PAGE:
Even in the eyes of state and other governing bodies, they see the role of personal trainers as performing an important function – one that needs specialized knowledge, skills and experience to perform correctly. This may come in the form of licensing – authorization to operate a business (think restaurants or auto repair shops as examples) or practice a profession (think nurses and teachers as examples) within a given field and within the geographic boundaries of a state, city, county or municipality. And/or it will also come in the form of certification – acknowledgement from an accredited body that a professional has met educational and/or practical requirements of the given profession.

So licensing and certification are important, albeit foundational parts of becoming a personal trainer. Each state and/or municipality has its own licensing requirements. Sometimes it’s either, sometimes it’s both.

Sometimes, neither are required.

Where licensing is required some must-haves may include insurance requirements and certification from an accredited national body, like NASM, the Nation Academy of Sports Medicine. The requirements can range from strict and well defined to, as mentioned, no real requirements at all. In other words, requirements for personal training vary widely, repeat, widely by state and municipality.

Your first pass is to check with your state or city authorities to what, if any, licensing/certification is necessary and, if so, what is REQUIRED in order to practice personal training in your state or city.

This step is really just the starting point and a first cut at all the options out there. But it’s an important step to separate those personal trainers who meet the requirements, and dedicate themselves to the profession, and those who don’t.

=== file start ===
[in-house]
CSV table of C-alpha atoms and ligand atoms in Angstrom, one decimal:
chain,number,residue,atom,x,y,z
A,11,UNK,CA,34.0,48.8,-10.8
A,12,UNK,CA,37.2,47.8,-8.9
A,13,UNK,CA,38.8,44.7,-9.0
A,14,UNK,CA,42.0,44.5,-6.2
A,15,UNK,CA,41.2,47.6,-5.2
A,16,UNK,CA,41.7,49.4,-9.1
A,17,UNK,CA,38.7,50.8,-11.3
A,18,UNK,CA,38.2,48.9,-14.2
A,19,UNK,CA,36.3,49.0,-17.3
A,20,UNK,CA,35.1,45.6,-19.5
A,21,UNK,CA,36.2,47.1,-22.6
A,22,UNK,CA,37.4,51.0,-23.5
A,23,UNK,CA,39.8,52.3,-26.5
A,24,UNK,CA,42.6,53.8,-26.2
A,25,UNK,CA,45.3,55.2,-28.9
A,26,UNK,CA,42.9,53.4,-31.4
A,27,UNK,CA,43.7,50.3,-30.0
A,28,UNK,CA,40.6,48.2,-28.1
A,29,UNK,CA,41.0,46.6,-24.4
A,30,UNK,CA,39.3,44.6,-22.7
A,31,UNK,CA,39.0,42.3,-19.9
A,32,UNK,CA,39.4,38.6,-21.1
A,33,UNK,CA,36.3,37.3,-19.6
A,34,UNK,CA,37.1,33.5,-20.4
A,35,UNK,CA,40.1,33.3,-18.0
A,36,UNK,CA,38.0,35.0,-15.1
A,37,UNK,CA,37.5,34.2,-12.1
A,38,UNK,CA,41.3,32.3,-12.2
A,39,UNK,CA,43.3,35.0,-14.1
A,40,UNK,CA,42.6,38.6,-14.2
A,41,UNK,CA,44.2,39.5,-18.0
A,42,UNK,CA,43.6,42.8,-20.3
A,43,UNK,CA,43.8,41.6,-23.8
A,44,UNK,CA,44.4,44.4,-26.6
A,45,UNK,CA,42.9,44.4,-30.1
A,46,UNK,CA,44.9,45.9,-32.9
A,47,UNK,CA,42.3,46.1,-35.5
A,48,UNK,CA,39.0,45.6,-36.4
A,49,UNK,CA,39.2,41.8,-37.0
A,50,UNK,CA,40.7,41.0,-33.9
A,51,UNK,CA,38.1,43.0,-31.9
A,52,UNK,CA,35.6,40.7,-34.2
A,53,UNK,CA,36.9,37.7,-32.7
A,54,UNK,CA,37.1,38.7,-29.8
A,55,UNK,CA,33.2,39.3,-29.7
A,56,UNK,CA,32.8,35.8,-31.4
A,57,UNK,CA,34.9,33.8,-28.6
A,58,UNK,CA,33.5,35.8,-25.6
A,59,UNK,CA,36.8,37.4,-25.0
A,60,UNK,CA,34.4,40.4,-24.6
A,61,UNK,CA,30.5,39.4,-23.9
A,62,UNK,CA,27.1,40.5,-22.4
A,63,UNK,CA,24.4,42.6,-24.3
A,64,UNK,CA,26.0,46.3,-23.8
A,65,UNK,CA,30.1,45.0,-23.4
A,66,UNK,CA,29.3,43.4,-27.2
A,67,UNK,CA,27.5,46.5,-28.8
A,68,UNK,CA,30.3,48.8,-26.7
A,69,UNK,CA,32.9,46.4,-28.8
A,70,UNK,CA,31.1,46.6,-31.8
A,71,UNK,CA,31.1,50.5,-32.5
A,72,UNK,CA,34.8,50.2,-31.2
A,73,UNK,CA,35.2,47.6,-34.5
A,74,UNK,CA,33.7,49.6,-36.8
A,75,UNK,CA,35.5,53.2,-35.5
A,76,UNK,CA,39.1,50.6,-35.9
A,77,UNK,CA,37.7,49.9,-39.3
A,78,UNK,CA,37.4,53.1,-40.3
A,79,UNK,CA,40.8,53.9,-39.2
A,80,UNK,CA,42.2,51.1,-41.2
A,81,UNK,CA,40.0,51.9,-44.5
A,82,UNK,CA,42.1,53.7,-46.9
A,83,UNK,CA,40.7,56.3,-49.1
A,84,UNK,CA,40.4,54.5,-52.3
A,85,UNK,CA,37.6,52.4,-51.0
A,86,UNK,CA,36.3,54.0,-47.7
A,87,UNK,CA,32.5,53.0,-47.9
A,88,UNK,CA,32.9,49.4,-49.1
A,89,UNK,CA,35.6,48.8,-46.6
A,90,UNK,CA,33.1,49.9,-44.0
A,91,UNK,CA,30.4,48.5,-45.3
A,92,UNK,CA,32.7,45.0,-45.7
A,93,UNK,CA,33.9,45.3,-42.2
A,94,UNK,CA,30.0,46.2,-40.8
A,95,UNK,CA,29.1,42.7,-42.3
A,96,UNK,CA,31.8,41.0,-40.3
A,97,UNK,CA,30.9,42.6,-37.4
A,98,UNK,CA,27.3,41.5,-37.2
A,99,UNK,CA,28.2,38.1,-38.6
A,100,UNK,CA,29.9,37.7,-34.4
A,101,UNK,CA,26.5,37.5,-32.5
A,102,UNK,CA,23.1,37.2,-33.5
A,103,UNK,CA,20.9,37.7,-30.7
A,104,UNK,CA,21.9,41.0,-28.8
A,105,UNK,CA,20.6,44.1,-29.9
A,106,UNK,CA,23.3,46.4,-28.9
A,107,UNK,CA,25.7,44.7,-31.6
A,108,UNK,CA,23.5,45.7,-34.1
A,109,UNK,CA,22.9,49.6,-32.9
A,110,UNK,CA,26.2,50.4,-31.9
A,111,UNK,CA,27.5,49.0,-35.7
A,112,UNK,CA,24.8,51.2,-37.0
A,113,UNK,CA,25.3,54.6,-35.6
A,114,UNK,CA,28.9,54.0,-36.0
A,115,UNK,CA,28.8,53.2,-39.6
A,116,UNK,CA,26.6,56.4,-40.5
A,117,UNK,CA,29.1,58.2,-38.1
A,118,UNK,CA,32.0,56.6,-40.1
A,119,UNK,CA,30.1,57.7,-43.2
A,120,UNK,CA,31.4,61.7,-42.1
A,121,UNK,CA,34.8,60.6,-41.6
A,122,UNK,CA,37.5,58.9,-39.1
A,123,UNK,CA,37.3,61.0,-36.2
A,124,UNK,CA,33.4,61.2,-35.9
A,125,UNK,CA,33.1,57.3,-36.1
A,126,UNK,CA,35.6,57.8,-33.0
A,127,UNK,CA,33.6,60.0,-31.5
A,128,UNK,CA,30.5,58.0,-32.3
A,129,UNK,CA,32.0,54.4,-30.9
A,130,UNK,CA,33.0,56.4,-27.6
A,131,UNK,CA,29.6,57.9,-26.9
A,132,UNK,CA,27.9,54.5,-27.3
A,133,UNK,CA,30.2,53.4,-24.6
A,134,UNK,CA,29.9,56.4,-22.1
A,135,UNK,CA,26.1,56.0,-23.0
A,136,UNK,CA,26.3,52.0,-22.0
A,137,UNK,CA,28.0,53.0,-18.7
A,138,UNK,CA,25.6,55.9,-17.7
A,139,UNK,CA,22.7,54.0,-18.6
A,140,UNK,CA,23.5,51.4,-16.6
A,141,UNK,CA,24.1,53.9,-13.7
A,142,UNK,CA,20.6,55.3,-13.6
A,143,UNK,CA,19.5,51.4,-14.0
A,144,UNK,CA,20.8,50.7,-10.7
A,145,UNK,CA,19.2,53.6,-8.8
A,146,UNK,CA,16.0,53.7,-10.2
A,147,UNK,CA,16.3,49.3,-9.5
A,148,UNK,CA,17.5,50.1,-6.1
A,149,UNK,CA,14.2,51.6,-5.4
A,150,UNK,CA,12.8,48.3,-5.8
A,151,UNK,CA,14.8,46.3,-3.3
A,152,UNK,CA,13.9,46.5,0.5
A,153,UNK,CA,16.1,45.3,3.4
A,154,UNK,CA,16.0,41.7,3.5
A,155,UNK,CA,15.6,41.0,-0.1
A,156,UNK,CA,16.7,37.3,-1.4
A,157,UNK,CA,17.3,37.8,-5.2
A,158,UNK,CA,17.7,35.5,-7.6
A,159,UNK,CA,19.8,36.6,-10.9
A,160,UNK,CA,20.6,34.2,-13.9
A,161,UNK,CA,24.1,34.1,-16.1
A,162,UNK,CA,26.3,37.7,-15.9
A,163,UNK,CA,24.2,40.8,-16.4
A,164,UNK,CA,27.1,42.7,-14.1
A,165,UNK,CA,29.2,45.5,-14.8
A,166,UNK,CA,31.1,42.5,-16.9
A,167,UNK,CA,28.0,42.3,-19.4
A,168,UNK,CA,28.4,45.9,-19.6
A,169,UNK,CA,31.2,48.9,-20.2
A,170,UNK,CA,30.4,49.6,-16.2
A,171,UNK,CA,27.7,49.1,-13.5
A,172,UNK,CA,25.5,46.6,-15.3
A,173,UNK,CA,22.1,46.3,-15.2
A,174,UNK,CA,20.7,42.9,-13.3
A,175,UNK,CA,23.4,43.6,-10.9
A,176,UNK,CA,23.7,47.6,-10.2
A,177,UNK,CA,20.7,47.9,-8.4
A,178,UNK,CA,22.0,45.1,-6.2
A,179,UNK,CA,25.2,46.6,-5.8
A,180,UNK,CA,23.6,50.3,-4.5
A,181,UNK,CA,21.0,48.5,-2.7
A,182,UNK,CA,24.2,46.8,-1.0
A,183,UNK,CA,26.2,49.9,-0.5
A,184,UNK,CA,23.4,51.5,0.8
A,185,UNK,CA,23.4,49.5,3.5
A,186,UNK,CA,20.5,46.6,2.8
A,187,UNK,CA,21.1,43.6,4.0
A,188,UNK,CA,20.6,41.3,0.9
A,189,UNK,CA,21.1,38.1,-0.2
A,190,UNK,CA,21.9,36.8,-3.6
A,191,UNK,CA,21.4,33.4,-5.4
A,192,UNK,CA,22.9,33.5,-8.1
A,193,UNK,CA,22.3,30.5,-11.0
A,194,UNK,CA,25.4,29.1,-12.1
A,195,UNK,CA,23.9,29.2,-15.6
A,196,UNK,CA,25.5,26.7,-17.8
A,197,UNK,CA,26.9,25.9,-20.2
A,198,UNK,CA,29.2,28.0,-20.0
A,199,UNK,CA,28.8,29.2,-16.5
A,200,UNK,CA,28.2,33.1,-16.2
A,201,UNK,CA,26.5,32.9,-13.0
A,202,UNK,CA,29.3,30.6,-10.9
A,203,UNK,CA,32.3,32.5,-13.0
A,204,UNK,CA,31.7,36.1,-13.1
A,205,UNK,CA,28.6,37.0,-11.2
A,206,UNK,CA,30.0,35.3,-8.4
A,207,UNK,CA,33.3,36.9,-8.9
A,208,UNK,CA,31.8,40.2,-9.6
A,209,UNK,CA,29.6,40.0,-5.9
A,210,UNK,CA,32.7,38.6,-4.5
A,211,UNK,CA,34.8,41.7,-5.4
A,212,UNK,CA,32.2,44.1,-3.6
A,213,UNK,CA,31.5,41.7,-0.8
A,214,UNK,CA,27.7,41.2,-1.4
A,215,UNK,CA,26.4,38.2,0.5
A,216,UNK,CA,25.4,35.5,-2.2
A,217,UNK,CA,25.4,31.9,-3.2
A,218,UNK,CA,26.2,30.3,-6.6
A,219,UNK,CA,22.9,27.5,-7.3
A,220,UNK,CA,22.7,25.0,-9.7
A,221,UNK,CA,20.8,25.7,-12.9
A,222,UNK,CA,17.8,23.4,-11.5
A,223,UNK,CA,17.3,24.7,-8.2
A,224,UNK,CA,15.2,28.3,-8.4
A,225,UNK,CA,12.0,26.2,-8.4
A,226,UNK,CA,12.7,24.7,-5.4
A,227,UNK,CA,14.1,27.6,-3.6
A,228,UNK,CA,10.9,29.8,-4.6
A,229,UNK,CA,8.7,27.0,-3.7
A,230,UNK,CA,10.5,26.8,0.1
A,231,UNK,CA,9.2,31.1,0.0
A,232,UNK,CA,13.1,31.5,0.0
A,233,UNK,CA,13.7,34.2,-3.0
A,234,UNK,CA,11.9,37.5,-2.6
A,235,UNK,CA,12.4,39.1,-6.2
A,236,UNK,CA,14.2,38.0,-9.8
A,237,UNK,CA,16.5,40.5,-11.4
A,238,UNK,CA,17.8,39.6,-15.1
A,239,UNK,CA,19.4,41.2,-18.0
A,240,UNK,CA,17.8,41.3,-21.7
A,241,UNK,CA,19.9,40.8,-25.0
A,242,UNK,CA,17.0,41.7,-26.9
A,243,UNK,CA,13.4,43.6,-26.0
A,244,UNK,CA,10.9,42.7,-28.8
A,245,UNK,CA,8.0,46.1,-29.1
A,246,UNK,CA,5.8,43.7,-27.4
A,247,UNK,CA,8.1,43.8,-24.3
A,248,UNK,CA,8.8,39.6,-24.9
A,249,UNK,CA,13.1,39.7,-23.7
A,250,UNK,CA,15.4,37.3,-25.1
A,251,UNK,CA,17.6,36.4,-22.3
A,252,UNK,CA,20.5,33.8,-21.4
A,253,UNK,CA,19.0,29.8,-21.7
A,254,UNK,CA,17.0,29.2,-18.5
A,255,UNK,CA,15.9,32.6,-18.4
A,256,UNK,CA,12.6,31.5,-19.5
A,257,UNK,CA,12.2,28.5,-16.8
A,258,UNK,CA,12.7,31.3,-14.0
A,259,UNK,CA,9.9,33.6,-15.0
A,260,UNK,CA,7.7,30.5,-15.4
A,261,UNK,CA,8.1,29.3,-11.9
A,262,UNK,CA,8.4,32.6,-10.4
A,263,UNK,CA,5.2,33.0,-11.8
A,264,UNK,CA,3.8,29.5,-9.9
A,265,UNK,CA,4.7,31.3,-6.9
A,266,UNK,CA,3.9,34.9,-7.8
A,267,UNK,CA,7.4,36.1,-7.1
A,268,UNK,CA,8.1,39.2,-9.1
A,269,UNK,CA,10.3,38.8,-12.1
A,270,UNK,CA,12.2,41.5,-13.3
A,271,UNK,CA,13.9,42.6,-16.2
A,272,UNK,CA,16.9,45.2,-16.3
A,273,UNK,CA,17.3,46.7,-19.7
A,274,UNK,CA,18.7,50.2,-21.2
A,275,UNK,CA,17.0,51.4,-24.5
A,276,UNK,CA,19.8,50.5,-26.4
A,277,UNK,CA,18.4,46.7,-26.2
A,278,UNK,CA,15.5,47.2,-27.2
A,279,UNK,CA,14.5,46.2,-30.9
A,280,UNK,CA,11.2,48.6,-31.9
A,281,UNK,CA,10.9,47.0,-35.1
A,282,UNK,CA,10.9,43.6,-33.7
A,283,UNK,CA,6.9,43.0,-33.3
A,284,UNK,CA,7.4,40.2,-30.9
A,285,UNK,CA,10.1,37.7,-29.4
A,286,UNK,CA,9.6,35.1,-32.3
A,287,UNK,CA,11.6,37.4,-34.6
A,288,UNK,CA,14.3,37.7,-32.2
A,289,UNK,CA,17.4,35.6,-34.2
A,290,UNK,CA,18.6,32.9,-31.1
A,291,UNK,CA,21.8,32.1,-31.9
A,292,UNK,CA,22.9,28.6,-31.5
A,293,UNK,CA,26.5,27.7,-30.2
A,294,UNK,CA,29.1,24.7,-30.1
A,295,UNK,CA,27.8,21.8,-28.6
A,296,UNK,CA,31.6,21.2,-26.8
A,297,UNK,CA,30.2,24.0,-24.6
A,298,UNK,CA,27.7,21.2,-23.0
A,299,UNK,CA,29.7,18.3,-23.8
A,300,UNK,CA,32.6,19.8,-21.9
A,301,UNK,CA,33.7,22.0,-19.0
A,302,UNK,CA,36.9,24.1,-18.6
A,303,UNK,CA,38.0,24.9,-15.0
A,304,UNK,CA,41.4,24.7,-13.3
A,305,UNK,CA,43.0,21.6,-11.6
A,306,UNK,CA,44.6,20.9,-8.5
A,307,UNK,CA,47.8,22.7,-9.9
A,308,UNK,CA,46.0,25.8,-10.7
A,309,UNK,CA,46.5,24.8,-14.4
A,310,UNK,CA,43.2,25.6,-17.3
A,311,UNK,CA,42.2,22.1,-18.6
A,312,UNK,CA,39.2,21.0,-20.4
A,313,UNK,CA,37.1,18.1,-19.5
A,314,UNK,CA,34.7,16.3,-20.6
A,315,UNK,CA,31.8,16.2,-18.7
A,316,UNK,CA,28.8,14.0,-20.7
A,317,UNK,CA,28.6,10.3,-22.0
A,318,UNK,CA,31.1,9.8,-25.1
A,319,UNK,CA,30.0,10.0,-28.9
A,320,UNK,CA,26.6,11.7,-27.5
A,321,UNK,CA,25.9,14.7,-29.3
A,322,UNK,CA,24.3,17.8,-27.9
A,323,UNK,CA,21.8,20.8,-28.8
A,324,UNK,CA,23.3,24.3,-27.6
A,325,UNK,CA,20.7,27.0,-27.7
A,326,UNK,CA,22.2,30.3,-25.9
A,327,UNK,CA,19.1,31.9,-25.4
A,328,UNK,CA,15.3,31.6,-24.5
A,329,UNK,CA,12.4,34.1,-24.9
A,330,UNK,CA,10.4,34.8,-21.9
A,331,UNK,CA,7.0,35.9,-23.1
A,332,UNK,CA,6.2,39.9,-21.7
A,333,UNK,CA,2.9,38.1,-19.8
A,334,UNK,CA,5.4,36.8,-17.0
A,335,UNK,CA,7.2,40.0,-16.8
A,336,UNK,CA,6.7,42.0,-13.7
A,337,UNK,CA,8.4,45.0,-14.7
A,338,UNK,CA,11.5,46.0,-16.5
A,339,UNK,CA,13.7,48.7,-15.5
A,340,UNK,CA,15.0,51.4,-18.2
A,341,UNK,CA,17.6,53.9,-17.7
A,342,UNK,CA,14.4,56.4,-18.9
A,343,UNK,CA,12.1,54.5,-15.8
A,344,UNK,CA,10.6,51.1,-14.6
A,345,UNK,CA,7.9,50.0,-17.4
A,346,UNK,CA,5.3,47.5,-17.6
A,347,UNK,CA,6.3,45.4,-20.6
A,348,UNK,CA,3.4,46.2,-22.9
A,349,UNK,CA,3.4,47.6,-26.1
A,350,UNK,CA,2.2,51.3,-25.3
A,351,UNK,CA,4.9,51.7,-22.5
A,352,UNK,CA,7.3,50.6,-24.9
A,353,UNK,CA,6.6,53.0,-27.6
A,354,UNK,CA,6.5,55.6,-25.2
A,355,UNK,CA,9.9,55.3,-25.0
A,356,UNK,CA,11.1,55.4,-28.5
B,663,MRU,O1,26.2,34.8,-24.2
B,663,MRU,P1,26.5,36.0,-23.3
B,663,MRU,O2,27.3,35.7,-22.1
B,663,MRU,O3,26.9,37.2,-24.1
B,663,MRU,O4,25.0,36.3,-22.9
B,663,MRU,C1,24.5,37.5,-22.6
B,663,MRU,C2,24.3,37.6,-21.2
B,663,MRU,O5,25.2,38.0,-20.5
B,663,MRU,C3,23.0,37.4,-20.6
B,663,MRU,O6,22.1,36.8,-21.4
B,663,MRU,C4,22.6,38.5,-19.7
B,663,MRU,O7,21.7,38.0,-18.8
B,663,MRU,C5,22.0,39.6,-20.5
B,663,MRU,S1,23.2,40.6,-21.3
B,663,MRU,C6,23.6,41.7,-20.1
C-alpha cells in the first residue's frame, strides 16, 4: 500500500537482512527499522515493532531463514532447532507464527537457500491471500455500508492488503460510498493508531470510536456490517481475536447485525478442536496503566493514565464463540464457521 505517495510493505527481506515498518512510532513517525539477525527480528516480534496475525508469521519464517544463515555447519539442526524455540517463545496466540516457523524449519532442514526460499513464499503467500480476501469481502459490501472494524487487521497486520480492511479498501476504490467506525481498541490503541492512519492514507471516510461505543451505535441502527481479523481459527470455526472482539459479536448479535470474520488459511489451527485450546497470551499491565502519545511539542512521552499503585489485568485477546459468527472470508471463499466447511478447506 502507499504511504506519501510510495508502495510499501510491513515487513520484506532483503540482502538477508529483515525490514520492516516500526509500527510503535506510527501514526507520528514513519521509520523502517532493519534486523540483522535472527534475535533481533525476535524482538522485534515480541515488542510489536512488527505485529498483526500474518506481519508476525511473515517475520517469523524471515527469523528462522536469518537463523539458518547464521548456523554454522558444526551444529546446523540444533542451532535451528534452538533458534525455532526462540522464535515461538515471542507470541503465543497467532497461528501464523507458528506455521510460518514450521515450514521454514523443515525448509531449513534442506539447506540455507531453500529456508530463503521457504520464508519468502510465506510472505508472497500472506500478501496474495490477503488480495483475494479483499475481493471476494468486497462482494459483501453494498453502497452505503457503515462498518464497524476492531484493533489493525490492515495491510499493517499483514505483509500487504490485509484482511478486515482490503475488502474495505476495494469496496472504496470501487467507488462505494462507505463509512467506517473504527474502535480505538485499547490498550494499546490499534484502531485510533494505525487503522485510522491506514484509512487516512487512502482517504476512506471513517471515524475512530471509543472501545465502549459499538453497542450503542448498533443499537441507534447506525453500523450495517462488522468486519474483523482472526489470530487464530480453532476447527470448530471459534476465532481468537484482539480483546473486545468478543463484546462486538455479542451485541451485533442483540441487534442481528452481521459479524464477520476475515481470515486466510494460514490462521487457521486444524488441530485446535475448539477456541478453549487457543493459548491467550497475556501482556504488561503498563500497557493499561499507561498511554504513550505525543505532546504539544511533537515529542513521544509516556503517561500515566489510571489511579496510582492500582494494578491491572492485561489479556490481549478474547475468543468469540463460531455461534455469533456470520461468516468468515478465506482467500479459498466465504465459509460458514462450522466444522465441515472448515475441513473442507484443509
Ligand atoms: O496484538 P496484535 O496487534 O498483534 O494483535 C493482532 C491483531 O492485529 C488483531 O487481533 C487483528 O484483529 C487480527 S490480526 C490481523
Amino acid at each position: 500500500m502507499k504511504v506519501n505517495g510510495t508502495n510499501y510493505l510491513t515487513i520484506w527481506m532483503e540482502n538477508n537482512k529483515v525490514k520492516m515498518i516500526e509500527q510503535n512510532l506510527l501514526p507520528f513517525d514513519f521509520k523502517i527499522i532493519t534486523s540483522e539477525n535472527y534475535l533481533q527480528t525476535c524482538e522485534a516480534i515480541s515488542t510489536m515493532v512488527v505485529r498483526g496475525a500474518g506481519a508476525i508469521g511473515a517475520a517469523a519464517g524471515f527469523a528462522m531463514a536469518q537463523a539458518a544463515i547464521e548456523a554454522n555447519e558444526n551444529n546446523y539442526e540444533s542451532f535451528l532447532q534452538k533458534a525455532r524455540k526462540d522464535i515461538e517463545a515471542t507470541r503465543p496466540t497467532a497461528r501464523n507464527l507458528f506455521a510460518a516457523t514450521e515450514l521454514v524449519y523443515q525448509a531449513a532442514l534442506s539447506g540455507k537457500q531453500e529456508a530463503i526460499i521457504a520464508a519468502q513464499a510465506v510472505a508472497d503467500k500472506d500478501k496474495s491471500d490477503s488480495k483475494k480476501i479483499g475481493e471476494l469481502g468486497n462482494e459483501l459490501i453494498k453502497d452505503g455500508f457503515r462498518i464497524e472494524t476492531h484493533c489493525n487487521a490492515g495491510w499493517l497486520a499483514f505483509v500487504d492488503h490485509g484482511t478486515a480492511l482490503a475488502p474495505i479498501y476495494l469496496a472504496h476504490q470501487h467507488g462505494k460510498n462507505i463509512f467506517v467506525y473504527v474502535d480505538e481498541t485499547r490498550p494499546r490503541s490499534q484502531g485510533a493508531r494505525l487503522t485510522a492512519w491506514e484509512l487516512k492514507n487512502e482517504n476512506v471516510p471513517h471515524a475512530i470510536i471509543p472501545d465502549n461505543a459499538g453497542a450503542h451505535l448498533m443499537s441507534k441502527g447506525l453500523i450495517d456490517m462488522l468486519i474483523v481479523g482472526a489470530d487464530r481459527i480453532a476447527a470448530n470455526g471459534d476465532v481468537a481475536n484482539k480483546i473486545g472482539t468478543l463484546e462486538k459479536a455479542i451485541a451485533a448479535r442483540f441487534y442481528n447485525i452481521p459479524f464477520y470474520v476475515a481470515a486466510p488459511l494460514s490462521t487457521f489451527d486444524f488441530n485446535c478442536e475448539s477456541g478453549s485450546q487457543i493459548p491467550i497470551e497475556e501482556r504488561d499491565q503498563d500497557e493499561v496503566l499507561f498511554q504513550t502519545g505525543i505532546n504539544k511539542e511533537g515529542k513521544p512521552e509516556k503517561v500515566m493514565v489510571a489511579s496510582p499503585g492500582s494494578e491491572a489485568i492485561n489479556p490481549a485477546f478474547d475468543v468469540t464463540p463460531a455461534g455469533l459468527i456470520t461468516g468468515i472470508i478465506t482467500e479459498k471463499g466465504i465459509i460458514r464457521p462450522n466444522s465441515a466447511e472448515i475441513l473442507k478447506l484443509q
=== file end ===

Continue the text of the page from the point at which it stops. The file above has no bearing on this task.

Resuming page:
For example, in New York state, where InForm is located, a relevant educational background, certification from a nationally recognized accredited body AND practical experience are all required prior to obtaining a license to practice personal training.

As I mentioned, there are some states and facilities that don’t require any of these at all.

A simple online search for personal or ‘athletic training licensing requirements in [your state/city/area]’ should get you to information about what’s required where you’re located.

There are several organizations that provide accredited programs to certify personal trainers.

Some of the largest and most recognized professional certification organizations for personal trainers include:

  • National Academy of Sports Medicine (NASM)
  • National Strength and Conditioning Association (NSCA)
  • Aerobics and Fitness Association of America (AFAA)
  • American Council on Exercise (ACE)
  • American College of Sports Medicine (ACSM)

A word of warning. Don’t get hung up on the details or which program is better/worse and try to compare the component parts. There’s no need to look into these deeply. Just know the requirements in your area and use it as a basis of discussion.